Lastly, I'd run individual tests on each drive to make sure they are all performing up to their specifications. In fact, you might want to do that first. Experiment with the individual drives until you figure out the fastest transfer rate, and then use that to set up your raid. If the drives are fastest when they get data in 4kb chunks, that's your stripe size. If it's 64k chunks, use that. Etc.

Look at your performance monitor and see if any of the indicators are pegging.

But honestly, 1+ gb/s is a lot to ask. It's possible the controller card just can't go that fast. You'll have to check the specs and see if the card can even do what you ask. (Even though the interconnects are plenty fast enough, the card's processor might not be able to do it.)

This is something I would consider using Serial attached Scsi for and loading up a rack of 15k 2.5" SAS drives. I wouldn't expect SSD to be cost effective for your application- SSD's big upside is in random transfers, not raw throughput. Plus, SSD gets slower as it wears out. Even if you get up to the right speed now, what happens in 3 months when all the drives start getting slow?
posted by gjc at 6:59 PM on April 17, 2013

Thanks for all the suggestions. To answer some questions:

We do have to use Windows. The microscope this camera is attached to only has drivers for Windows.

We can write to RAM faster than we can write to disk. The image capture software will buffer data to RAM and if we run the camera too fast we see the RAM buffer filling up as the disk can't keep up.

I'll be testing the various suggestions later this week.
posted by pombe at 7:12 PM on April 17, 2013

Have you contacted the vendor and asked them specifically what exact hardware they're using? There may be only a few raid cards that can actually hit the theoretical max, or a few SSDs. Or maybe it's your motherboard, etc.

I know that some SSDs don't play super nice with raid, and i've also heard of the reverse with some controller chipsets or even specific models of card having weird bottleneck issues. It might also be something with your specific motherboard, or motherboard chipset, etc. Have you tried using onboard video and using the primary pci x16 slot for the controller? have you tried it in another slot besides that if one is available?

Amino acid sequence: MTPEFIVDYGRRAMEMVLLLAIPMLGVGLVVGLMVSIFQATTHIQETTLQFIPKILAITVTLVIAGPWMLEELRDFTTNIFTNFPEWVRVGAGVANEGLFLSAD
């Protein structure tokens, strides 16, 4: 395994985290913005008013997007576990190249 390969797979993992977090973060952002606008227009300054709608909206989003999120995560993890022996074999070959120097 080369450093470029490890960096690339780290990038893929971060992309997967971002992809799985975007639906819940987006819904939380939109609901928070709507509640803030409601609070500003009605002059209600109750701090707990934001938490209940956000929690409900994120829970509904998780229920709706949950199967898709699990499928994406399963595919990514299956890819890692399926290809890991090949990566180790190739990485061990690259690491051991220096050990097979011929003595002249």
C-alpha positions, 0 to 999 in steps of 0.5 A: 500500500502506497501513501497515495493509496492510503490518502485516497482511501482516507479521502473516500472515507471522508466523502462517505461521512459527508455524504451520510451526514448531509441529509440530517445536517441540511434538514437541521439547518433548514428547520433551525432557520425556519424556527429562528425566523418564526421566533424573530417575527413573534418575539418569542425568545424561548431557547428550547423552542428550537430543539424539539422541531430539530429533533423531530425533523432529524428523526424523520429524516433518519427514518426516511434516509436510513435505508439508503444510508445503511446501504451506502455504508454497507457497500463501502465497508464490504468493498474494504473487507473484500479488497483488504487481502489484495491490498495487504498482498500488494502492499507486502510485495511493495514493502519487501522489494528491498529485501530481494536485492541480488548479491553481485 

The first thing i'd think though, is that maybe 4 SSDs just isn't enough to really get that throughput. Id probably try slapping in a spare SSD to make a 5 disk array before i tried almost anything on that list, if possible.
posted by emptythought at 7:16 PM on April 17, 2013 [1 favorite]

Is your data compressible? There are fast compression libraries (famously, LZO, although Google's new Snappy might beat that) which can handle 250 MB/s on a single core, and you have eight sitting around largely unused.
posted by d. z. wang at 7:46 PM on April 17, 2013

Is it possible you could get in touch with someone at an affiliated supercomputer center? 7 Gb/s disk write speed is getting into HPC territory.
posted by demiurge at 8:38 PM on April 17, 2013

I think I've figured out what's going on with our RAID speed. If I break up the RAID and just look at a single Intel 520 SSD, I get ~242 MB/sec write speed. This squares well with the ~960 MB/sec we see for all four drives in RAID 0.

The individual drive speed is far short of the 500 MB/sec the drives are benchmarked at, but it turns out the drives are benchmarked with highly compressible data, whereas our data is pretty incompressible (raw camera images with lots of random noise). It turns out that some other drive manufacturers use different controllers that don't require compression to get the 500 MB/sec write speed so I am going to see if we can swap our Intel 520s for Samsung 840 Pros.
posted by pombe at 11:11 AM on April 19, 2013 [1 favorite]

One final followup: We now have four Samsung 840 Pro 256 GB SSDs on the same RAID card as before and are seeing sequential write speeds of ~2.1 GB/sec, testing with random data. So if you need to write uncompressible data, beware how your SSD is benchmarked.
posted by pombe at 5:09 PM on May 10, 2013